Tweaking how you hear yourself when recording (monitoring) Nothing in this realm has helped my pitch issues, but all are worth trying. One can just use headphones on both ears, but some singers prefer twisting the set and using only one cup on one ear. I sometimes record without headphones at all when recording with acoustic guitar, which seems to help me a little bit, but if in fairly dead space treated for recording, there may not be enough information reaching my ear. Though I haven't been able to repeat it, during one produced recording the producer had me singing facing a pair of monitor speakers (the speakers were in the null space of a cardioid mic).

Temporary, just for the recording pass, modification of what you're hearing in the headphones etc. Upping an instrument or other vocalist(s) in the backing track that best helps guide the vocal over where it will sit in the "real mix" is one tack. Some singers may want "more me" to help hear what their voice is doing while tracking. Some singers are helped by having a bit of reverb to spruce up their voice while tracking, others may hear pitch issues better monitoring dry.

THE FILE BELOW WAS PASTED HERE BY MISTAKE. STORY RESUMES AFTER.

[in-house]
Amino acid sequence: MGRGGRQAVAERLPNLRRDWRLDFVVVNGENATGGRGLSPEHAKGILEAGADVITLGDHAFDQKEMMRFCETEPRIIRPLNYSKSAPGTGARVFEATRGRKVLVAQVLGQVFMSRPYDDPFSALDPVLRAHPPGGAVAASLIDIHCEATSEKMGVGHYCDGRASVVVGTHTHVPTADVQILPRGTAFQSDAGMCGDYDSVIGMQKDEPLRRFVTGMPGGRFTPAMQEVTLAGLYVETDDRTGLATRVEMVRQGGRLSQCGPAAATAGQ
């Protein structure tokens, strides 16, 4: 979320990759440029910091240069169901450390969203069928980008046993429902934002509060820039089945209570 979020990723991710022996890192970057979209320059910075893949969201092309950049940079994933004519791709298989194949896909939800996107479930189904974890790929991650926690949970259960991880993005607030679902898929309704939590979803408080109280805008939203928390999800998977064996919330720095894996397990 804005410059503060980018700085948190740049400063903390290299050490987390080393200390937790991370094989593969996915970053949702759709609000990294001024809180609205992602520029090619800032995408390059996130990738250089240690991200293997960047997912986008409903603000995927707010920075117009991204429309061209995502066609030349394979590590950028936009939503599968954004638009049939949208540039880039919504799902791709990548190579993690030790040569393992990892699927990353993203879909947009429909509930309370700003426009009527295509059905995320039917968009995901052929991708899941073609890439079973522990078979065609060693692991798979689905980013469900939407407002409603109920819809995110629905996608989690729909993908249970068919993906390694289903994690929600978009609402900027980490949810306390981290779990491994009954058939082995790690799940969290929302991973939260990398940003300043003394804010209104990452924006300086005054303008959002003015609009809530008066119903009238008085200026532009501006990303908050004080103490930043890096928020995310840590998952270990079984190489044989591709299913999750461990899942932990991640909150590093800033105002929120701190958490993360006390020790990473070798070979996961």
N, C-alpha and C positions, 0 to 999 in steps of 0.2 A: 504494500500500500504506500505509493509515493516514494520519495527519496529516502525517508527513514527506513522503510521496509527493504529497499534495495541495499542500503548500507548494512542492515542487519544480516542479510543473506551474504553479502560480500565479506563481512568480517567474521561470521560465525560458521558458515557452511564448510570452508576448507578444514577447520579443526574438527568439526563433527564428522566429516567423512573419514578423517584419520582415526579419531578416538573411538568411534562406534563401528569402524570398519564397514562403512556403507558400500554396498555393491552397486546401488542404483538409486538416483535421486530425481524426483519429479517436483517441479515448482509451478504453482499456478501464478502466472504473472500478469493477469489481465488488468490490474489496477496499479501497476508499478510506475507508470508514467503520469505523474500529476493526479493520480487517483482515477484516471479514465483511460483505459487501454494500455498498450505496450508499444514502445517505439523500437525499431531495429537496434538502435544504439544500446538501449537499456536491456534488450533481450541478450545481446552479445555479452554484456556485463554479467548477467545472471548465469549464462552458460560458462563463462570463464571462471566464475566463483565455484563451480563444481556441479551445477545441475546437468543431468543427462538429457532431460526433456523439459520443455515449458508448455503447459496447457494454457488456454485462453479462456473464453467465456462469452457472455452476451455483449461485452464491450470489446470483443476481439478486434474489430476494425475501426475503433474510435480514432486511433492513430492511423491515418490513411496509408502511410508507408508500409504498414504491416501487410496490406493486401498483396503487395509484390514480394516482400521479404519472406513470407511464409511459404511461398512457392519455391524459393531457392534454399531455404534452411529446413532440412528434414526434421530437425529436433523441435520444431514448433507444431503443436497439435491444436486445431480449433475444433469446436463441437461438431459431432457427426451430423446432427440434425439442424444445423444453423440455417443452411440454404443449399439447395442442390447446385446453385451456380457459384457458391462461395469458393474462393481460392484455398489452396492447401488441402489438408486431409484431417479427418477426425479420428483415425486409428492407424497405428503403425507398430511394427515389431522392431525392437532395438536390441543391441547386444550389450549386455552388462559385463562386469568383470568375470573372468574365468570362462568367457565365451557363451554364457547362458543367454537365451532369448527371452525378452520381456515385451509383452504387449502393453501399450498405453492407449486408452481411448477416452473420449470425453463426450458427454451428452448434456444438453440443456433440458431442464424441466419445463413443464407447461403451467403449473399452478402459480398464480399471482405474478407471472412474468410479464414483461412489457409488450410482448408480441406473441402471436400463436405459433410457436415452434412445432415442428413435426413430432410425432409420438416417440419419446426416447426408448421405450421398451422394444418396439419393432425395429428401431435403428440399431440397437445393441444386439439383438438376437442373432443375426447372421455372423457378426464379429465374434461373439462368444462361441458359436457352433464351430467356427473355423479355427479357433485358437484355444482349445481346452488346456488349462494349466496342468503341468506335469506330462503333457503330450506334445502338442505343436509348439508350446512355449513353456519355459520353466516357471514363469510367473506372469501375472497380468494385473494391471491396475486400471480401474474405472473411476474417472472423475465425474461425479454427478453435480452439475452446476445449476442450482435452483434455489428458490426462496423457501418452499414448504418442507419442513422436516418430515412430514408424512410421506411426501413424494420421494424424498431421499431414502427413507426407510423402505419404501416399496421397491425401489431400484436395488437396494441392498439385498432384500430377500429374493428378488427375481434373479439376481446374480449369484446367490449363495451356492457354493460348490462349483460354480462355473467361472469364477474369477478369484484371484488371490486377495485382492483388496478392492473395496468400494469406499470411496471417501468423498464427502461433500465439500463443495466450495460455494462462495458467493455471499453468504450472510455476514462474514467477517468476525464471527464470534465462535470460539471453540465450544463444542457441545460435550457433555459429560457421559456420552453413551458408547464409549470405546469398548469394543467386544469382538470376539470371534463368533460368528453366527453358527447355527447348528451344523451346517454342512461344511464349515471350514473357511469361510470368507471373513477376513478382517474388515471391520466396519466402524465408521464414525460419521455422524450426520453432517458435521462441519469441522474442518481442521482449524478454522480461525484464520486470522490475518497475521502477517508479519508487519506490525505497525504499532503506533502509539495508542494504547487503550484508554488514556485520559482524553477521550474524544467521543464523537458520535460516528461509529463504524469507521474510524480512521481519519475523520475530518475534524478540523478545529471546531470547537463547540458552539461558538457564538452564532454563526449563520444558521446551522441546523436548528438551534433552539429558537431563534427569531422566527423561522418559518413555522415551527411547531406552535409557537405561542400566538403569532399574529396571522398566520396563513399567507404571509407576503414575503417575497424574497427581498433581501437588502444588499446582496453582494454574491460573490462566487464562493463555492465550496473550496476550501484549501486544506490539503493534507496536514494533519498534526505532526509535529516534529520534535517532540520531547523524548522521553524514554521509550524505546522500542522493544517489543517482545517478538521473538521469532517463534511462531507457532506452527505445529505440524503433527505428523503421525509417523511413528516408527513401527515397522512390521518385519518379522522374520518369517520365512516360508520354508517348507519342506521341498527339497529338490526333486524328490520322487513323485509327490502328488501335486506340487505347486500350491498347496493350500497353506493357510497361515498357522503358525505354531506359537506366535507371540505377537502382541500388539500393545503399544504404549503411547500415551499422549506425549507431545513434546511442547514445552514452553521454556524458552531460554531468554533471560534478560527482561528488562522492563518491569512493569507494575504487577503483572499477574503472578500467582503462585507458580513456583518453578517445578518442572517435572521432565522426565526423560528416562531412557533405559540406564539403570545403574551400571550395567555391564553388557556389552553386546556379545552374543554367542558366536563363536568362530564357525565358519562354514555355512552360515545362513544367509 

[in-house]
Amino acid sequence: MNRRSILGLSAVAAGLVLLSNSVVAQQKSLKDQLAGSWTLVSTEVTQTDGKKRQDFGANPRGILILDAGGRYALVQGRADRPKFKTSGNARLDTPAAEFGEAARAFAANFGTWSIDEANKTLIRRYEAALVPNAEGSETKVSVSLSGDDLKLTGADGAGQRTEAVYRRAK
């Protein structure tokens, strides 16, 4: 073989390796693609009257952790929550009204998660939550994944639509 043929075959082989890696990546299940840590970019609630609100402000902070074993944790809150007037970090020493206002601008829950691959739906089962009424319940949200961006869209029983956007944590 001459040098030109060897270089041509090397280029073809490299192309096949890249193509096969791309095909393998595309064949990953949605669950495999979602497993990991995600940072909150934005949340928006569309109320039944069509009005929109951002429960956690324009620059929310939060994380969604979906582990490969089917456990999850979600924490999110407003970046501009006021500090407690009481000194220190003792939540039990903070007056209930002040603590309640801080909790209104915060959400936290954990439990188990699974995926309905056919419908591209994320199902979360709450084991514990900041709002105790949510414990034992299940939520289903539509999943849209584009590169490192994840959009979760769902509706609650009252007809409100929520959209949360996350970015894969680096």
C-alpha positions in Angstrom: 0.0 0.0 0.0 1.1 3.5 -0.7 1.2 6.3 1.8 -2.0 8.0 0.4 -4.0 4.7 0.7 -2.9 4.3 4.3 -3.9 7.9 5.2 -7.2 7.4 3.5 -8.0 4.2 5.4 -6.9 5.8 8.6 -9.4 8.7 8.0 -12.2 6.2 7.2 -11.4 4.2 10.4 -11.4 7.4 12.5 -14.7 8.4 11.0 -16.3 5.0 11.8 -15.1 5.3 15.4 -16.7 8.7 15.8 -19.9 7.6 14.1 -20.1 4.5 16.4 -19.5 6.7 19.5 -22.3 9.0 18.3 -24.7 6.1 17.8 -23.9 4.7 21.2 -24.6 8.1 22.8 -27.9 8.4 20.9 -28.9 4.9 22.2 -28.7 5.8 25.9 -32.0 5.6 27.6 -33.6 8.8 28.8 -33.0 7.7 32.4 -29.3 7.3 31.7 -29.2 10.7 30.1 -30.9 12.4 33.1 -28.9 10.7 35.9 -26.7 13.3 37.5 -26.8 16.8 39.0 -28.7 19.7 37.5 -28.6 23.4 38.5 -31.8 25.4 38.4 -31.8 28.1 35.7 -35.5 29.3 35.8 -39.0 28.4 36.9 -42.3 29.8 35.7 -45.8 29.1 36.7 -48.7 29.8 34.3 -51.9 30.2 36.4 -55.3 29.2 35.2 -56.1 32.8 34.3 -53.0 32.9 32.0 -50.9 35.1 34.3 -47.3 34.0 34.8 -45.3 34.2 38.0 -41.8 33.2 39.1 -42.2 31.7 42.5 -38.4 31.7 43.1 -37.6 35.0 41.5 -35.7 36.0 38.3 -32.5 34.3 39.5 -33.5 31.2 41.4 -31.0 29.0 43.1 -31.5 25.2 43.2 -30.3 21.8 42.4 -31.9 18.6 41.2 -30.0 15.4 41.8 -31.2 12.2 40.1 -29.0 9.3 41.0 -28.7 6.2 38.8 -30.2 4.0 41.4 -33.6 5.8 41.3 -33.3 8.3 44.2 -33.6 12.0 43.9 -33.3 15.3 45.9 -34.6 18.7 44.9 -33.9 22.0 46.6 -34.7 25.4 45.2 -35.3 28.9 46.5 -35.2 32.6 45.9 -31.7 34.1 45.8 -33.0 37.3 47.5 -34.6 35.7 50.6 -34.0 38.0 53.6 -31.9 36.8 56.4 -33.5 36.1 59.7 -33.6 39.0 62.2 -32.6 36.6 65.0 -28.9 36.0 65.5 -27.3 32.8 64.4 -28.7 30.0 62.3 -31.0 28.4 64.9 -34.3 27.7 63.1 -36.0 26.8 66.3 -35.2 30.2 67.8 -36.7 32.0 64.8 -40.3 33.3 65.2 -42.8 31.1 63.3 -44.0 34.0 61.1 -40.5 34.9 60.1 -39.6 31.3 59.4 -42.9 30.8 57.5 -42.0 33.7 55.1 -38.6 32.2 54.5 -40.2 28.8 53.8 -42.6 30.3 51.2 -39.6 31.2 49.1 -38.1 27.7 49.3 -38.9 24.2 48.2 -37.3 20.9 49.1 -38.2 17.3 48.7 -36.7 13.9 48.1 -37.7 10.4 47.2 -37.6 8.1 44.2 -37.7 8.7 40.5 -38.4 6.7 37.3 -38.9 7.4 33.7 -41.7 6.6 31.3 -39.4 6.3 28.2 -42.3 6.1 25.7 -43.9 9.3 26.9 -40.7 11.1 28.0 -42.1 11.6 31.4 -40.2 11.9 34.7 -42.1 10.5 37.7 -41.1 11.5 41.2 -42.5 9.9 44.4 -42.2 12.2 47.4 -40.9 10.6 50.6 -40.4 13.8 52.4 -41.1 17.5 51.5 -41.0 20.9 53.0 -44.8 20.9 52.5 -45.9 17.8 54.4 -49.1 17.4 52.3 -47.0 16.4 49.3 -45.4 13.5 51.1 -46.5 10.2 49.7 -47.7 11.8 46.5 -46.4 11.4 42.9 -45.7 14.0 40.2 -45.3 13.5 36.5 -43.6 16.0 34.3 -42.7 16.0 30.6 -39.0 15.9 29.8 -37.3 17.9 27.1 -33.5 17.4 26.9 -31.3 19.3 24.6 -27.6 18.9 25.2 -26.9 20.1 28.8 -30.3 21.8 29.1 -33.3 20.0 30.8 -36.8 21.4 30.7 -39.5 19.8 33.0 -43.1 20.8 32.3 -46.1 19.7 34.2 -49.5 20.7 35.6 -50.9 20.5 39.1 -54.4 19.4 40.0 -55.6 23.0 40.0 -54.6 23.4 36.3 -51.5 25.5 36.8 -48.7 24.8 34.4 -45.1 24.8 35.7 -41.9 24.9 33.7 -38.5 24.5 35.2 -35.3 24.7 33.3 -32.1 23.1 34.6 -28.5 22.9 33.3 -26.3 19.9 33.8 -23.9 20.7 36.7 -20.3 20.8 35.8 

You don't have to nail it first take. Nowadays with home studios and digital recording, there's no reason to treat a pass at a vocal as a high-stakes, game on the line deal. Within the limits of your voice's endurance, you can always do another take. Modern DAWs make "comping" vocals (using the best parts of several takes knitted together) something to consider. One thing I've noticed, it it's good to do at least one take after you think you've done your best, "just for grins." That take after you think you've checked off the task of getting an acceptable performance may well be more relaxed and better yet.

Consider tracking the final vocals as a vocals-only pass--or not. Doing vocals only recording passes sometimes helps me, and I should take the time and trouble to do it more often. To some degree I enjoy interacting between my voice and my guitar playing, and many good players can walk, chew gum, play hot licks, and sing like a bird at the same time. Some players sing better when it's a more offhand task as they play their instrument. But that's not everyone.